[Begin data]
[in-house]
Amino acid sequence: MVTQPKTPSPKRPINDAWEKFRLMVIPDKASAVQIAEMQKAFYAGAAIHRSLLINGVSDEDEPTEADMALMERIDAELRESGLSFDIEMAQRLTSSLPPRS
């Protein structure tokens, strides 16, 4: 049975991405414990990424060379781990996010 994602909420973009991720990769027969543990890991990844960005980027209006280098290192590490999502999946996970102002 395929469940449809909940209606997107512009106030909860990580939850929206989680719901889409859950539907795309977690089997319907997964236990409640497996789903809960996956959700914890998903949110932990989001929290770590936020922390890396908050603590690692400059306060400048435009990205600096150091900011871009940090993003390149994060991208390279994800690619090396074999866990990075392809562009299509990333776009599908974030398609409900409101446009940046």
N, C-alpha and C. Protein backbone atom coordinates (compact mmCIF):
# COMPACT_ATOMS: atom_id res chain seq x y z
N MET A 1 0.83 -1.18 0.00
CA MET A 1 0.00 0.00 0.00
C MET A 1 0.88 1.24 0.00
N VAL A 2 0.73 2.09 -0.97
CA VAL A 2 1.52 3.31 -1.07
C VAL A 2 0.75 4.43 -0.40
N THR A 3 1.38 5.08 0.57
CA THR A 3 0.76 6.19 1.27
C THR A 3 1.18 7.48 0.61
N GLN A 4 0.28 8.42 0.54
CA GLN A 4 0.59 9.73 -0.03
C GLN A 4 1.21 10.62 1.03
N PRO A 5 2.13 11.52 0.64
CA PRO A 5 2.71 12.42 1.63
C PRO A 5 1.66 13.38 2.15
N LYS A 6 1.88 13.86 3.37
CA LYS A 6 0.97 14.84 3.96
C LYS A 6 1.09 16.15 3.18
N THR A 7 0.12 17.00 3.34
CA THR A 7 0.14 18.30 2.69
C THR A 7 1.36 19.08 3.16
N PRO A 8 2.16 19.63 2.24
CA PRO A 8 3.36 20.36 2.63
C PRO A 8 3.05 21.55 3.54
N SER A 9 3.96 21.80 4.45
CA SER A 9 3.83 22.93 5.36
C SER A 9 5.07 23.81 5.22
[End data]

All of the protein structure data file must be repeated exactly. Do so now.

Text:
[in-house]
Amino acid sequence: MVTQPKTPSPKRPINDAWEKFRLMVIPDKASAVQIAEMQKAFYAGAAIHRSLLINGVSDEDEPTEADMALMERIDAELRESGLSFDIEMAQRLTSSLPPRS
């Protein structure tokens, strides 16, 4: 049975991405414990990424060379781990996010 994602909420973009991720990769027969543990890991990844960005980027209006280098290192590490999502999946996970102002 395929469940449809909940209606997107512009106030909860990580939850929206989680719901889409859950539907795309977690089997319907997964236990409640497996789903809960996956959700914890998903949110932990989001929290770590936020922390890396908050603590690692400059306060400048435009990205600096150091900011871009940090993003390149994060991208390279994800690619090396074999866990990075392809562009299509990333776009599908974030398609409900409101446009940046």
N, C-alpha and C. Protein backbone atom coordinates (compact mmCIF):
# COMPACT_ATOMS: atom_id res chain seq x y z
N MET A 1 0.83 -1.18 0.00
CA MET A 1 0.00 0.00 0.00
C MET A 1 0.88 1.24 0.00
N VAL A 2 0.73 2.09 -0.97
CA VAL A 2 1.52 3.31 -1.07
C VAL A 2 0.75 4.43 -0.40
N THR A 3 1.38 5.08 0.57
CA THR A 3 0.76 6.19 1.27
C THR A 3 1.18 7.48 0.61
N GLN A 4 0.28 8.42 0.54
CA GLN A 4 0.59 9.73 -0.03
C GLN A 4 1.21 10.62 1.03
N PRO A 5 2.13 11.52 0.64
CA PRO A 5 2.71 12.42 1.63
C PRO A 5 1.66 13.38 2.15
N LYS A 6 1.88 13.86 3.37
CA LYS A 6 0.97 14.84 3.96
C LYS A 6 1.09 16.15 3.18
N THR A 7 0.12 17.00 3.34
CA THR A 7 0.14 18.30 2.69
C THR A 7 1.36 19.08 3.16
N PRO A 8 2.16 19.63 2.24
CA PRO A 8 3.36 20.36 2.63
C PRO A 8 3.05 21.55 3.54
N SER A 9 3.96 21.80 4.45
CA SER A 9 3.83 22.93 5.36
C SER A 9 5.07 23.81 5.22